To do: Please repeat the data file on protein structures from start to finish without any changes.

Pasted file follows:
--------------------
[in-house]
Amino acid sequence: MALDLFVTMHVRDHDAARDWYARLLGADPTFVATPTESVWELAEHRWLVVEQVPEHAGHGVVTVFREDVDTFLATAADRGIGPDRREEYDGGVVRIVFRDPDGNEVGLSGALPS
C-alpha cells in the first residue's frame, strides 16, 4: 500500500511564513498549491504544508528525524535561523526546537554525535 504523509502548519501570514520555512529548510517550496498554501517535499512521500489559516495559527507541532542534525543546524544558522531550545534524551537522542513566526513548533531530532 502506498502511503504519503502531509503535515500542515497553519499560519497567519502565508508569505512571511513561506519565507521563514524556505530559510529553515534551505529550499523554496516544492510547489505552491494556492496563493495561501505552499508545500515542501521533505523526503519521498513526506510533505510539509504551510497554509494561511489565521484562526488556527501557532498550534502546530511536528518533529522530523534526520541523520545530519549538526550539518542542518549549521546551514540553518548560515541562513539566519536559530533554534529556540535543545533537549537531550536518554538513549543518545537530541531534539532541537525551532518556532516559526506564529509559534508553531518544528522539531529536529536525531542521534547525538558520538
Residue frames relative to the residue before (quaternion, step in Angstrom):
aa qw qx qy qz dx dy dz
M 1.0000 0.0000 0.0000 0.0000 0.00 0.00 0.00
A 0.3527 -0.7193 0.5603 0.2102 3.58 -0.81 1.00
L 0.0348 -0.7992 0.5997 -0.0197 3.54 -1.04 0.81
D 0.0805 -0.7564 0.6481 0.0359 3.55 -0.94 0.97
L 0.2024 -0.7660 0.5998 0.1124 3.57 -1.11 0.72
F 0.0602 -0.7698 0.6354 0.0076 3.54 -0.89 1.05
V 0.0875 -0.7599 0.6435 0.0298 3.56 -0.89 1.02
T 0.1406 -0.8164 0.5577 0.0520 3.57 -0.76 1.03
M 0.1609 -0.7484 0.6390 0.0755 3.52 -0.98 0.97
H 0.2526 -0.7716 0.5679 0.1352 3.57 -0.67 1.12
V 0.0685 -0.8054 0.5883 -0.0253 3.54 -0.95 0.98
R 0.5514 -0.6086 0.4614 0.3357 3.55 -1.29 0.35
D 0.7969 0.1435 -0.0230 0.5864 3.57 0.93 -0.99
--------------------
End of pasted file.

[in-house]
Amino acid sequence: MALDLFVTMHVRDHDAARDWYARLLGADPTFVATPTESVWELAEHRWLVVEQVPEHAGHGVVTVFREDVDTFLATAADRGIGPDRREEYDGGVVRIVFRDPDGNEVGLSGALPS
C-alpha cells in the first residue's frame, strides 16, 4: 500500500511564513498549491504544508528525524535561523526546537554525535 504523509502548519501570514520555512529548510517550496498554501517535499512521500489559516495559527507541532542534525543546524544558522531550545534524551537522542513566526513548533531530532 502506498502511503504519503502531509503535515500542515497553519499560519497567519502565508508569505512571511513561506519565507521563514524556505530559510529553515534551505529550499523554496516544492510547489505552491494556492496563493495561501505552499508545500515542501521533505523526503519521498513526506510533505510539509504551510497554509494561511489565521484562526488556527501557532498550534502546530511536528518533529522530523534526520541523520545530519549538526550539518542542518549549521546551514540553518548560515541562513539566519536559530533554534529556540535543545533537549537531550536518554538513549543518545537530541531534539532541537525551532518556532516559526506564529509559534508553531518544528522539531529536529536525531542521534547525538558520538
Residue frames relative to the residue before (quaternion, step in Angstrom):
aa qw qx qy qz dx dy dz
M 1.0000 0.0000 0.0000 0.0000 0.00 0.00 0.00
A 0.3527 -0.7193 0.5603 0.2102 3.58 -0.81 1.00
L 0.0348 -0.7992 0.5997 -0.0197 3.54 -1.04 0.81
D 0.0805 -0.7564 0.6481 0.0359 3.55 -0.94 0.97
L 0.2024 -0.7660 0.5998 0.1124 3.57 -1.11 0.72
F 0.0602 -0.7698 0.6354 0.0076 3.54 -0.89 1.05
V 0.0875 -0.7599 0.6435 0.0298 3.56 -0.89 1.02
T 0.1406 -0.8164 0.5577 0.0520 3.57 -0.76 1.03
M 0.1609 -0.7484 0.6390 0.0755 3.52 -0.98 0.97
H 0.2526 -0.7716 0.5679 0.1352 3.57 -0.67 1.12
V 0.0685 -0.8054 0.5883 -0.0253 3.54 -0.95 0.98
R 0.5514 -0.6086 0.4614 0.3357 3.55 -1.29 0.35
D 0.7969 0.1435 -0.0230 0.5864 3.57 0.93 -0.99